A deft mix of antiques and contemporary pieces fosters a charming cottage ambience. “The wife and I had a wonderful time sourcing pieces,” says interior designer Linda Banks. “Many of them are from local sources.” Holding court in the living room, the old cherry coffee table has a waxed finish reminiscent of a boat’s deck.
The living room’s vintage black barley twist writing table was among the first purchases made for the home.
The eye-catching painting is by local artist Allen Whiting, who was inspired by the Norton Point Breach, a breach in the barrier beach connecting Edgartown with Chappaquiddick. The wife scored the captain’s chairs at a charity flea market in Manhattan, and Banks designed the weathered oak refectory table crafted by furniture maker Mike Elkins of Elkins and Company in Boothbay, Maine.
A new foyer was created to establish a true sense of arrival. Navy grasscloth walls let the white furniture, accessories, and high-gloss white trim pop.
The family gathers nightly to watch TV on the custom sectional, which Burke embellished with tufting, pleating, and nailhead trim.
Nancy’s father, a B-17 pilot in World War II, left her the two Toulouse-Lautrec prints that now hang in the master bedroom. She chose a color scheme to complement them.
The kitchen has a view through the entryway into the dining room; Tony, the couple’s Wheaten Terrier, keeps a watchful eye from his spot in the hall.
Nancy displays her favorite antique dishware on the living room’s bookshelves and coffee table.
The prevailing theme is blue and white in a variety of patterns and textures.
A seat for everyone was the goal in the living room, where a pair of John Duckworth photographs stands in for views.
Morning light streams into the master bedroom across an Andrew Day Chaise from the Kristin Drohan Collection.
Future Grandmasters can compete at the Oomph game table. At a nearby seating area, the coffee table is topped with easy-care white-birch Edelman leather.
The kids can vie for a spot on the curved settee when the family gathers for casual meals in the kitchen’s dining area. The chairs are durable Design Within Reach wishbone chairs finished in white lacquer.
The charcoal-colored millwork of the custom-built bar frames the doorway between living and dining rooms.
Circles and squares are a thematic constant that begins in the entry with a marble-top table on a bronze base, an Urban Electric Baxter Light, and the brass rivets of the Phillip Jeffries grasscloth on the ceiling.
The home, built in 1919 with Tudor-style elements inside
and out, sits on a hill overlooking Hingham Harbor. Oversize windows take full advantage of the view across the circular drive, which surrounds a decorative fountain.
A guest bedroom is a perfect illustration of De Bastiani’s goal of “creating a scheme incorporating traditional silhouettes without feeling like your grandmother’s house—a youthful traditional, if you will.”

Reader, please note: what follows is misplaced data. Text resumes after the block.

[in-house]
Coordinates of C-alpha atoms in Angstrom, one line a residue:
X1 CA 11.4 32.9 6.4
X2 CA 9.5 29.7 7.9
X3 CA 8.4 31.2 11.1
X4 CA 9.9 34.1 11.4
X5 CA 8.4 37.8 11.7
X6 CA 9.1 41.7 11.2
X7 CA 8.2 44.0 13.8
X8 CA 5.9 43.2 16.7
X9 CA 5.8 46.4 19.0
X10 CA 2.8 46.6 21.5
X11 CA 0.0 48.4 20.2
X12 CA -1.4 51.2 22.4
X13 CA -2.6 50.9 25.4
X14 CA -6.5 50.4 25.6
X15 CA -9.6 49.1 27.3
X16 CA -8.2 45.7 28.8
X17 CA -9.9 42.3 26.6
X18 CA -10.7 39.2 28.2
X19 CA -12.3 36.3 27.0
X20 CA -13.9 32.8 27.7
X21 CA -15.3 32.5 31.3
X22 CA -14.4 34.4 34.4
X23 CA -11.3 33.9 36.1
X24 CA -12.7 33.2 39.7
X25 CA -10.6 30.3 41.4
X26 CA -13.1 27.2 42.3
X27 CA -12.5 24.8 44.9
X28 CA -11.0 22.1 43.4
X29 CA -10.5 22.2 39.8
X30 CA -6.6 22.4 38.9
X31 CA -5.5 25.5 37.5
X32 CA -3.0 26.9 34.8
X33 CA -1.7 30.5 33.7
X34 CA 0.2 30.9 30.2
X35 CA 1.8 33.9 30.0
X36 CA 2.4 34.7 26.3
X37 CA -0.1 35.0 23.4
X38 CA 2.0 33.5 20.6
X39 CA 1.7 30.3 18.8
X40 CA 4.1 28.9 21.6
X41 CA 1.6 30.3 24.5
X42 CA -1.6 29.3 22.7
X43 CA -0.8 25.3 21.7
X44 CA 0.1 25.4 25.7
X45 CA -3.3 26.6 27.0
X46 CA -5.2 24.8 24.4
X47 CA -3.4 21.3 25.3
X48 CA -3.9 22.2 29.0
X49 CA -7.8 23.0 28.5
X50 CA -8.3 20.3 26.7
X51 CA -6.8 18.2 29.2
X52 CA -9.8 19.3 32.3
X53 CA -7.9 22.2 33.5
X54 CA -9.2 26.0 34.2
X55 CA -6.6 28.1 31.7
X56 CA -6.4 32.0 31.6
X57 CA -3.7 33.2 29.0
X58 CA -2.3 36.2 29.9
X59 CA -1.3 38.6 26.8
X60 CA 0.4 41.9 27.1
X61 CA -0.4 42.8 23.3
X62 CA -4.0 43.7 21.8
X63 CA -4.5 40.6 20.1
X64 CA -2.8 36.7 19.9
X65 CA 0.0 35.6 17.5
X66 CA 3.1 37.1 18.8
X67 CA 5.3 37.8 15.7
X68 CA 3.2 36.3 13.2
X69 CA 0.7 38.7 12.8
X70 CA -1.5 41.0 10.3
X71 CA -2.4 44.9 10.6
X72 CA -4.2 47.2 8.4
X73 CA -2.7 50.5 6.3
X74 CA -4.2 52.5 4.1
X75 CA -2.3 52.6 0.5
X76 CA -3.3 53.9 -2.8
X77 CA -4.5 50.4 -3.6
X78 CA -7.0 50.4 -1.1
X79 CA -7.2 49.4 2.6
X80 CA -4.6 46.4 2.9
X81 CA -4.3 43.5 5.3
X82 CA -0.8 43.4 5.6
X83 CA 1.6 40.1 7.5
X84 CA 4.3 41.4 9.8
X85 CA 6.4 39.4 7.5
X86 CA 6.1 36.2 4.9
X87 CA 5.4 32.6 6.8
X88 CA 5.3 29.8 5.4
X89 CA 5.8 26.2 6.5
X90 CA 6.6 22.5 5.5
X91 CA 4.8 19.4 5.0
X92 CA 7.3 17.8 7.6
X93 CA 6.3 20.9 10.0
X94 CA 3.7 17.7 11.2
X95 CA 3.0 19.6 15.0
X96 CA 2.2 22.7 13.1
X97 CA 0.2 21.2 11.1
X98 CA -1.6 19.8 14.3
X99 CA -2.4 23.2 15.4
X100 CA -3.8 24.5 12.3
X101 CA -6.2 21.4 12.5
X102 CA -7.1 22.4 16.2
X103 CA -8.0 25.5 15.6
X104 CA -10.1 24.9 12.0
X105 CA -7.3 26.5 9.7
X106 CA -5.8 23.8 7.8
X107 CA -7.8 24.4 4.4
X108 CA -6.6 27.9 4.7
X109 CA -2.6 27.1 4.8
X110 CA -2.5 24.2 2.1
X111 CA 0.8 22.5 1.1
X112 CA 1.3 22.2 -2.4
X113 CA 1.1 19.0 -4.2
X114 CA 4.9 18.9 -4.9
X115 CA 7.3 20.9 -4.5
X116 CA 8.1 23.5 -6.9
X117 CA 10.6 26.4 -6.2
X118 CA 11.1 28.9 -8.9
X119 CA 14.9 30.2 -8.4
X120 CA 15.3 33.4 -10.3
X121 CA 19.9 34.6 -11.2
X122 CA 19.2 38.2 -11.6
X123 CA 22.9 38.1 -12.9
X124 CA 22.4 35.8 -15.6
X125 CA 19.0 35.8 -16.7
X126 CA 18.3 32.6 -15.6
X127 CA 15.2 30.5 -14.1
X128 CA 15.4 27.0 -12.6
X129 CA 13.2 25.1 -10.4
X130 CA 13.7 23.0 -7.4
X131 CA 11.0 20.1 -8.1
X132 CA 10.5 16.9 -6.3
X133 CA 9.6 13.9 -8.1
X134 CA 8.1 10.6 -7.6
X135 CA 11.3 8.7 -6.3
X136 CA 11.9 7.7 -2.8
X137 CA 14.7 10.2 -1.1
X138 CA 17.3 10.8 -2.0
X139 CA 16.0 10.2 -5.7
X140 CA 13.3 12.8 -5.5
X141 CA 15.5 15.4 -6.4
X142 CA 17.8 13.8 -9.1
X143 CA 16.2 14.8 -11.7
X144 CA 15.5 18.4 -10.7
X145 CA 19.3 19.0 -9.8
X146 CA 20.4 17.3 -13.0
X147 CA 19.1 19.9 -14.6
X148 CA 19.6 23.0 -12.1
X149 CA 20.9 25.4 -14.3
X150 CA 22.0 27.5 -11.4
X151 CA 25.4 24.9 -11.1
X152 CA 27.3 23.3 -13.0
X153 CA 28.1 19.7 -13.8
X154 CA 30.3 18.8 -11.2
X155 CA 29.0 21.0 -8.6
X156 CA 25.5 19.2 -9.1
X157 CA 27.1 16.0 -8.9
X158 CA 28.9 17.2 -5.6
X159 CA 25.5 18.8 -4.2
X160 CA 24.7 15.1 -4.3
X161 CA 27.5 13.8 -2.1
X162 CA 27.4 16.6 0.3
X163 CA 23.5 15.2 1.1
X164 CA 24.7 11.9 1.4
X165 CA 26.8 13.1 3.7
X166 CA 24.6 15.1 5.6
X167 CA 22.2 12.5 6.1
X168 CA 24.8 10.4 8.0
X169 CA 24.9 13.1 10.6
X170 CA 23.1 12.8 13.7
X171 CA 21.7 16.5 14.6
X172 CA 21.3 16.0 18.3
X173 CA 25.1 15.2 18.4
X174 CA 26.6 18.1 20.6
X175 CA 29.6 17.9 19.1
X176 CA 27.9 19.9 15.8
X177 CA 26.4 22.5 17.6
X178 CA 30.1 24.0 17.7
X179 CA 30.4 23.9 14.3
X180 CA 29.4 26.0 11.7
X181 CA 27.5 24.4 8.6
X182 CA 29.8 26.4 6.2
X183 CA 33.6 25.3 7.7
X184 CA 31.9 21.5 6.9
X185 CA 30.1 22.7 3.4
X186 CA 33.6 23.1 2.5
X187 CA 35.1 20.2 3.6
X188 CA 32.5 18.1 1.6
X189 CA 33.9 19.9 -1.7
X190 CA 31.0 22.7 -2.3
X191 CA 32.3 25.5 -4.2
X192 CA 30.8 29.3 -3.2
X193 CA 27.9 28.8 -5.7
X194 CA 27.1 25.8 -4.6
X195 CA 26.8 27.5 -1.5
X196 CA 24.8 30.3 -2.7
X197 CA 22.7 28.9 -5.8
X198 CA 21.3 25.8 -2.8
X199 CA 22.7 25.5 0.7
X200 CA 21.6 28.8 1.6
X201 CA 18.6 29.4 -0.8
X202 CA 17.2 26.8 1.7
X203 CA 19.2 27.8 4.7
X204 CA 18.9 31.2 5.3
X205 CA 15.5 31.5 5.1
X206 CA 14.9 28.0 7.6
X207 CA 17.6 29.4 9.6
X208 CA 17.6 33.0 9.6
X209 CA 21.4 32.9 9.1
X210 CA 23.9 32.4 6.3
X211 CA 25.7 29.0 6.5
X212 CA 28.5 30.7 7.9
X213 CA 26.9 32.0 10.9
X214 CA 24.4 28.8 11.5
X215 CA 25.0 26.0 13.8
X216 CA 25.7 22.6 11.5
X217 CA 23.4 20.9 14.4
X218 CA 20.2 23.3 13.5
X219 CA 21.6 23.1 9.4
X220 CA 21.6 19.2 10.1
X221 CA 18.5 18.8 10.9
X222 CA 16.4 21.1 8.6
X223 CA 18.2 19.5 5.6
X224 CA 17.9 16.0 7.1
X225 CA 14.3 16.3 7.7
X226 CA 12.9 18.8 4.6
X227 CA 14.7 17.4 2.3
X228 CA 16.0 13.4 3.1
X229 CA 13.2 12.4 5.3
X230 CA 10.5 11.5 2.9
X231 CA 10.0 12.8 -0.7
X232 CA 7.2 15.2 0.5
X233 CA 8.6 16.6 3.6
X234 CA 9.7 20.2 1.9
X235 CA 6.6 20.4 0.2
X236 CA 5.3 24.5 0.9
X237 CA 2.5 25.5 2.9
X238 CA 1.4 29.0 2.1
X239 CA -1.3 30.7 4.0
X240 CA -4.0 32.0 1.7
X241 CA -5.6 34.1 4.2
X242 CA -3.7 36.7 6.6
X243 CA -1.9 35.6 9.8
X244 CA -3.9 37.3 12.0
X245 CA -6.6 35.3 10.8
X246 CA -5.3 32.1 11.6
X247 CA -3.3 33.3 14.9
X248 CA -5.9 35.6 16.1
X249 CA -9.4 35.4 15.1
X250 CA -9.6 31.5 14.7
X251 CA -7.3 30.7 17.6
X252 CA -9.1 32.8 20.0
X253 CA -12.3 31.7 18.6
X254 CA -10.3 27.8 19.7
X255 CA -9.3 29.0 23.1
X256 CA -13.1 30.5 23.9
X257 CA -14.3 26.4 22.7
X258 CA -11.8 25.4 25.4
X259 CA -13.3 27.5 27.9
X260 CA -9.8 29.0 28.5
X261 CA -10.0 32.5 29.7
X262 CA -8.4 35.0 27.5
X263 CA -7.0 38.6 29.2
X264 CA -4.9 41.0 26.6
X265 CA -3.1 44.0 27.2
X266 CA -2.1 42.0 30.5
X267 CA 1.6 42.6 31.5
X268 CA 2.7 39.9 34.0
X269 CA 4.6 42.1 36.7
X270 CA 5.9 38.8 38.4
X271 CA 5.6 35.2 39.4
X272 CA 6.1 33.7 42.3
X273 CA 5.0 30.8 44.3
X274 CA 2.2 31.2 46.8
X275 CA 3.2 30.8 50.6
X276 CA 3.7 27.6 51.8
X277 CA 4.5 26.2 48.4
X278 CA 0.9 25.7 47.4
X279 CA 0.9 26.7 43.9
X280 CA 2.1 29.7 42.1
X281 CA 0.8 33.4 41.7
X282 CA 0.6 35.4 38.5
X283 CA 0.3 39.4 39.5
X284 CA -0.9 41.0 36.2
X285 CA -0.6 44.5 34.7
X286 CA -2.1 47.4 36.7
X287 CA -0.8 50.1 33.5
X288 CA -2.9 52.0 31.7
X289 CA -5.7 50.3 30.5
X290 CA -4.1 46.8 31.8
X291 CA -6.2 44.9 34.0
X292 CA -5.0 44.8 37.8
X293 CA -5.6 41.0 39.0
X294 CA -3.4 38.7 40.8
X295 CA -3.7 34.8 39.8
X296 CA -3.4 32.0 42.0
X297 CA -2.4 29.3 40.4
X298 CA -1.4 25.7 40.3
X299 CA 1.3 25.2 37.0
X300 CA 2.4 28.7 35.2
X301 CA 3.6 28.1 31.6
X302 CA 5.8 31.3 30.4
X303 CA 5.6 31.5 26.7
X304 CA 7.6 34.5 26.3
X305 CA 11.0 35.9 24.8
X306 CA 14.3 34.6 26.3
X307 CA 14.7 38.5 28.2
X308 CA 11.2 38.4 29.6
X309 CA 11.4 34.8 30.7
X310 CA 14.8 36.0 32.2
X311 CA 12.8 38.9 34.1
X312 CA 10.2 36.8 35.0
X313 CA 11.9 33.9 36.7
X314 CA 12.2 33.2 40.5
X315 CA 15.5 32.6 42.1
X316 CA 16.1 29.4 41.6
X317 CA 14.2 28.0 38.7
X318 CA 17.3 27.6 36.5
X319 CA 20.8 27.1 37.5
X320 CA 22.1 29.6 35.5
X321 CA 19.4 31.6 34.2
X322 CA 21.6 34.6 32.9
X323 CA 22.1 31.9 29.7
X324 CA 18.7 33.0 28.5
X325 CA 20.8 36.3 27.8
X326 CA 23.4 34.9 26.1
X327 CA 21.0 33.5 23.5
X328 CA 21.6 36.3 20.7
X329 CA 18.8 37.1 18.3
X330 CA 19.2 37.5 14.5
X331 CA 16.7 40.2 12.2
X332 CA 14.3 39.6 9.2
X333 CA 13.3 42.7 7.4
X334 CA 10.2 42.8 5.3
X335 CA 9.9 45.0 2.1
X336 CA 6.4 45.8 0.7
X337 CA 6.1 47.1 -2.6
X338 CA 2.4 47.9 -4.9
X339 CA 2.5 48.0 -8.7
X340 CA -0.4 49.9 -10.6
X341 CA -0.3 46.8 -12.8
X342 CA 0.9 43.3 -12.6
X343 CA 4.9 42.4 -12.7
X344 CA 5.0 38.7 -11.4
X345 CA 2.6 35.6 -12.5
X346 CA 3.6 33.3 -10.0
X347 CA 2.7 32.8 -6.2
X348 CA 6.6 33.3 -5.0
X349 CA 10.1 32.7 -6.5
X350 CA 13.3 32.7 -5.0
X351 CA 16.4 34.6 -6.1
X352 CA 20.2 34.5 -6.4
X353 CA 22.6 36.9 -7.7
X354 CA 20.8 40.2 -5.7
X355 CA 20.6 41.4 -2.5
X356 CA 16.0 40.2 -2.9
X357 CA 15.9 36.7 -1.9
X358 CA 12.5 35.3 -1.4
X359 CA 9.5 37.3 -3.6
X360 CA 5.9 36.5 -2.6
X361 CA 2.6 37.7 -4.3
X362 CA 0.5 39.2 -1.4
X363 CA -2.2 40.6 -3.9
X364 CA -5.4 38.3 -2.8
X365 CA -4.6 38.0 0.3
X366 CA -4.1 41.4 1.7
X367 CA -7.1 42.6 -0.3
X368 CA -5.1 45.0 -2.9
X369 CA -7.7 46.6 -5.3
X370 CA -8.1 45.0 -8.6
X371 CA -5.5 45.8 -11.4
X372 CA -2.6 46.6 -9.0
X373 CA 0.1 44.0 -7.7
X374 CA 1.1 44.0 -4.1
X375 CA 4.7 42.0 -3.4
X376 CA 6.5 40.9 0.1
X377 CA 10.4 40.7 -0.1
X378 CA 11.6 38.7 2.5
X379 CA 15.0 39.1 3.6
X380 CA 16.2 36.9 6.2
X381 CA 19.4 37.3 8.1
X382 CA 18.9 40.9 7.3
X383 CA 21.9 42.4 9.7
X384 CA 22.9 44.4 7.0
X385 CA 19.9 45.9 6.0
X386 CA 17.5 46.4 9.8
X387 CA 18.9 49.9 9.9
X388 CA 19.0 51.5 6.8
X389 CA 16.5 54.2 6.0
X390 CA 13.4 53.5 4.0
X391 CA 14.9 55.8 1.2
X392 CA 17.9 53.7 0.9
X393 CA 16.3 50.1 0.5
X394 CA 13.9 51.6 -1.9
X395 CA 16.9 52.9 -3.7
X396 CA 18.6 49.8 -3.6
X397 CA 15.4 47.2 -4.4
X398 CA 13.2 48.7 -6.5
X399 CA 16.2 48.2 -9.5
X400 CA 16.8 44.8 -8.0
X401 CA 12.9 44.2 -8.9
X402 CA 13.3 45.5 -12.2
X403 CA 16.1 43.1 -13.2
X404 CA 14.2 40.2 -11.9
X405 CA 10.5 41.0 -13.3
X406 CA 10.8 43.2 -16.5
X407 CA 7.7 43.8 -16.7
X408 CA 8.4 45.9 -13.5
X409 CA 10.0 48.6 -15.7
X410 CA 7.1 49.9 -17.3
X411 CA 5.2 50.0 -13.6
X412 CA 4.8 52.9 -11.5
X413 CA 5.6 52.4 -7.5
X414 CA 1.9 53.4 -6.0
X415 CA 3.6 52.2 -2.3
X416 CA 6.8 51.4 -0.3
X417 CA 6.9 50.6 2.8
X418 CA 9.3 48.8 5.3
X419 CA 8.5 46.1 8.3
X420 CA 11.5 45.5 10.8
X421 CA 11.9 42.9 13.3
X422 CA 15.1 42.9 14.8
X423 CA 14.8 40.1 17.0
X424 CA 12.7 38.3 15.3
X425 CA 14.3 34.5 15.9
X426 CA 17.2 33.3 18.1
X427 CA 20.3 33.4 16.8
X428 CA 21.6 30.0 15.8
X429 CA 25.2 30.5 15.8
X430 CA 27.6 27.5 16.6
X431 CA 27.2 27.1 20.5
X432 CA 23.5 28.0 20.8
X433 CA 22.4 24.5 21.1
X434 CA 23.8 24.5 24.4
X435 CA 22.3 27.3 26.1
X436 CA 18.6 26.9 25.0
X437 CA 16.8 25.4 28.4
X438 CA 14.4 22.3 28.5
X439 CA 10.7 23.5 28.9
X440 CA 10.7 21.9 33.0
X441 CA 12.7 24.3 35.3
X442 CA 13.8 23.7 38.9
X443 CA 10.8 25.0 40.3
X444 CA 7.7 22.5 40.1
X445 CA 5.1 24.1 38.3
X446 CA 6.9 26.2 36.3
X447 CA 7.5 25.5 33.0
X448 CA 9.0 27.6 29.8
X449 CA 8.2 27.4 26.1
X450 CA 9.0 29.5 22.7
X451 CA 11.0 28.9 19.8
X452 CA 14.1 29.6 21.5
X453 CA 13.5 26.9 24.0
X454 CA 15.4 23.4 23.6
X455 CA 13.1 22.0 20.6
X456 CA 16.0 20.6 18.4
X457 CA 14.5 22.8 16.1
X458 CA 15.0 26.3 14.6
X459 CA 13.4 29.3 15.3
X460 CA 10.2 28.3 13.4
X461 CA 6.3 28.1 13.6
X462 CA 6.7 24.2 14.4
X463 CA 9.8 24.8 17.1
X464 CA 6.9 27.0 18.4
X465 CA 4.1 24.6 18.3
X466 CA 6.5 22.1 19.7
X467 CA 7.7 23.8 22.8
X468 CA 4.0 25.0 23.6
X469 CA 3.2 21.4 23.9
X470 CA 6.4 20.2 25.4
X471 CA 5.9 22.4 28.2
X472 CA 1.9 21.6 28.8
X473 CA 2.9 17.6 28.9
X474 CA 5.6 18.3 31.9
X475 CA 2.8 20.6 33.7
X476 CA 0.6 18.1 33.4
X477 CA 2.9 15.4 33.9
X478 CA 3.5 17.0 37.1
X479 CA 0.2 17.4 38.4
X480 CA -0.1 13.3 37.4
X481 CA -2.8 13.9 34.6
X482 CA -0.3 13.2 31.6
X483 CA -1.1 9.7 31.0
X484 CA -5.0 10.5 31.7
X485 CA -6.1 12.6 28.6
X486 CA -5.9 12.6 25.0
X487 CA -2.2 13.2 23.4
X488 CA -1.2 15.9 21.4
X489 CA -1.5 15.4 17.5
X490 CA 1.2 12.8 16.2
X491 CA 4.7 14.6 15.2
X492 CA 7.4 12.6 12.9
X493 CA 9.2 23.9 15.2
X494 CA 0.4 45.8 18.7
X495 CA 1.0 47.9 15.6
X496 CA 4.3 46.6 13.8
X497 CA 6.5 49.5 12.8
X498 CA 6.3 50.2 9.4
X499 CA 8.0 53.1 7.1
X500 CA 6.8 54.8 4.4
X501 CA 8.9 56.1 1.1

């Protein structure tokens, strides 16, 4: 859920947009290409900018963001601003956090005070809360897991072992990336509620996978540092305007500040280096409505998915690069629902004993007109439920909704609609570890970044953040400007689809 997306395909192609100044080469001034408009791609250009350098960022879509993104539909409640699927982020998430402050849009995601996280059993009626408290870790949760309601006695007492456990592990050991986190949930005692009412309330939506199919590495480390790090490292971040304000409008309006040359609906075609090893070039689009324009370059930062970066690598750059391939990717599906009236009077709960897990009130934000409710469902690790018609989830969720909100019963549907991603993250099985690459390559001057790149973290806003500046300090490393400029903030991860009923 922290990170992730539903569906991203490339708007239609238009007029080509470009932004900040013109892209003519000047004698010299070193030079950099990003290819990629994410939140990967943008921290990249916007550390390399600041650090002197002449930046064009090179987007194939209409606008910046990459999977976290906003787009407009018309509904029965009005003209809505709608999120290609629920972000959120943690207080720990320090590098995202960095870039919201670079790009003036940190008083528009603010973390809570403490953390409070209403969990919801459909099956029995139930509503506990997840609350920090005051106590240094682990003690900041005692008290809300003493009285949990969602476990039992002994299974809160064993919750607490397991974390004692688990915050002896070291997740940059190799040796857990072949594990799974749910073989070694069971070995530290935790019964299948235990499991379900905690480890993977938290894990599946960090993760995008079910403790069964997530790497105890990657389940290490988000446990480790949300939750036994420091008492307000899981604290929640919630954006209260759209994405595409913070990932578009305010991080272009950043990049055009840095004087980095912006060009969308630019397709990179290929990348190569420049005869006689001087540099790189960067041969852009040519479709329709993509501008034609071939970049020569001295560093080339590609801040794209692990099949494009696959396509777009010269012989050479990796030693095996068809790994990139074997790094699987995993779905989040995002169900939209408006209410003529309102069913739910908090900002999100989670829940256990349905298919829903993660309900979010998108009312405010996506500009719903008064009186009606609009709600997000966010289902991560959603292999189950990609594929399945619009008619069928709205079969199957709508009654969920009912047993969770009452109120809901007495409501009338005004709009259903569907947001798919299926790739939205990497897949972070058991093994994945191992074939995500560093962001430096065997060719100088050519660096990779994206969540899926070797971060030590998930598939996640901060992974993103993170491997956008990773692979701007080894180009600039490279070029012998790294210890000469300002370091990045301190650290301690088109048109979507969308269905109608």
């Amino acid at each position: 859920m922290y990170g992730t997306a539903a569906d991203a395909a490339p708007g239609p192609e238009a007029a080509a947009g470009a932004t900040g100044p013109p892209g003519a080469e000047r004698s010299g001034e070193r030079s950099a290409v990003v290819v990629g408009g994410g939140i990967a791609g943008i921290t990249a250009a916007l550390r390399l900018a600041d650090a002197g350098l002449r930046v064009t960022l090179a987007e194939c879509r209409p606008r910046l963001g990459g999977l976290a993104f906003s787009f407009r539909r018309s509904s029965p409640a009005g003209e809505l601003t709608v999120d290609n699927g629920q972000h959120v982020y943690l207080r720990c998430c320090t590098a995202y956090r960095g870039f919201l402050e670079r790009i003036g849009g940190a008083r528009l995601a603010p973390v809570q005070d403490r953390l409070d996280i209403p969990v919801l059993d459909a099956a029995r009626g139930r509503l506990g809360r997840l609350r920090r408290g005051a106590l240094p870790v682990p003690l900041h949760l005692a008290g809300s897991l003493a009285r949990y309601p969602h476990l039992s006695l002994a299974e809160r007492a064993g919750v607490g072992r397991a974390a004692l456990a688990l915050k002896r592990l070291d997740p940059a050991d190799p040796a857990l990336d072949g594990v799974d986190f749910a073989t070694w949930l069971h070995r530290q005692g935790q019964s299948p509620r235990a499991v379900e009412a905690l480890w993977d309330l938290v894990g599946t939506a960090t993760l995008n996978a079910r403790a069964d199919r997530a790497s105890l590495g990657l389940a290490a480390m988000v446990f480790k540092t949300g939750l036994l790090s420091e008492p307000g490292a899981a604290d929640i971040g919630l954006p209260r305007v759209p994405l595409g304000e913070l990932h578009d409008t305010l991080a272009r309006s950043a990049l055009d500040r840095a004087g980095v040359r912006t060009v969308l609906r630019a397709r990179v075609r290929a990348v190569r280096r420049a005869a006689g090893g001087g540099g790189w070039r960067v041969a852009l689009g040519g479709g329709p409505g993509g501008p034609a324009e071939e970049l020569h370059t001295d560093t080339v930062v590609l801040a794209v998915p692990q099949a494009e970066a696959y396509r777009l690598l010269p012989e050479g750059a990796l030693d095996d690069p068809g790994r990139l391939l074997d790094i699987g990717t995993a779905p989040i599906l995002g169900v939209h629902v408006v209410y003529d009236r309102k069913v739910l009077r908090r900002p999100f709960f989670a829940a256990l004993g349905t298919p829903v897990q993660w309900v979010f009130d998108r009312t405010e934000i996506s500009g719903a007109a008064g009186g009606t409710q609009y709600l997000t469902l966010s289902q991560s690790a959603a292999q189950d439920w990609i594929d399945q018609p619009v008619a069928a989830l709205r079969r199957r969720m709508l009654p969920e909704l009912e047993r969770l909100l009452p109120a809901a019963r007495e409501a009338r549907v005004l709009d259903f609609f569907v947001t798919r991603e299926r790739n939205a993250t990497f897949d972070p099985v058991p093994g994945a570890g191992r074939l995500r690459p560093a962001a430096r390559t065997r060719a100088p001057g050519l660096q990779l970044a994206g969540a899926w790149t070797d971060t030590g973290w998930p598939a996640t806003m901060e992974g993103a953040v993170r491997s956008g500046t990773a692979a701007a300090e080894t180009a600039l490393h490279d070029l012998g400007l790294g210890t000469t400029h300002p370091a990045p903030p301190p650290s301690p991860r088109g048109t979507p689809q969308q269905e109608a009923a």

The entry’s dark-wood bench, simple hanging lantern, and traditional bronze-toned wall sconces are a purposeful nod to the home’s traditional Craftsman-style exterior.
Propane-fueled tabletop fireplaces play off the birch wall sculptures and take the place of candles in the chic dining room.
Dining chairs wear a vivid Pierre Frey fabric that makes a striking contrast with the blue grasscloth wall covering. Sliding fabric panels stand in for drapes.
Quiet neutrals and jolts of color make the living room both serene and energetic.
The living room’s ornate mantel was preserved, while new molding has a simpler, more contemporary profile.
The blue-and-white guest bedroom features a shiplap paneled ceiling and built-in bookcases; a circa-1905 slag-glass acorn pendant light adds a special vintage touch.
With its palette of warm hues and cushy furniture, the study is a sink-in-and-stay space.
The clean-lined and practical kitchen was smartly designed by Pennoyer and his associate Jasmine Pinto. They used Jet Mist honed granite for the countertops and found the backsplash tile locally, at Cider Press Tile in Keene.
The dining room was furnished around the eleven-foot-long nineteenth- century convent table found in a shop in Pennsylvania. The Oushak rug is an antique, and the vintage dining chairs came from the homeowner’s grandmother’s home in Mississippi.
Neutral, with pleasing blue notes, the living room is purposefully calm, cozy, and curated.
Interior designer Cameron -Schwabenton aimed for an updated farmhouse feel that honors the natural environment. Well-chosen antiques are plentiful, including a circa-1880 bird’s-eye view of Keene, New Hampshire, over the fireplace, a pair of Moroccan tables with antique mirror tops, and architectural wood carvings from Kerala, India.
The bed wears a crisp taffeta skirt, and the headboard is accented with strips of silk ikat.
In the master bedroom, Rylee’s penchant for silver translates into a host of small antique boxes (more treasures via her grandmother) gracing the Lucite top of her faux-tusk-legged dressing table. The painting is by artist Richard Segalman.
The watery motif of the home extends into the spa-like master bath; the custom cabinetry is from Downsview of Boston.
Footballs—each with a personal meaning for the homeowners—heighten the study’s intimate tone. An Urban Electric chandelier and a streamlined coffee table from the Bright Group lend a masculine feel.
The beachy theme takes a softer turn in the master bedroom, with a calming palette of pale blues and cream.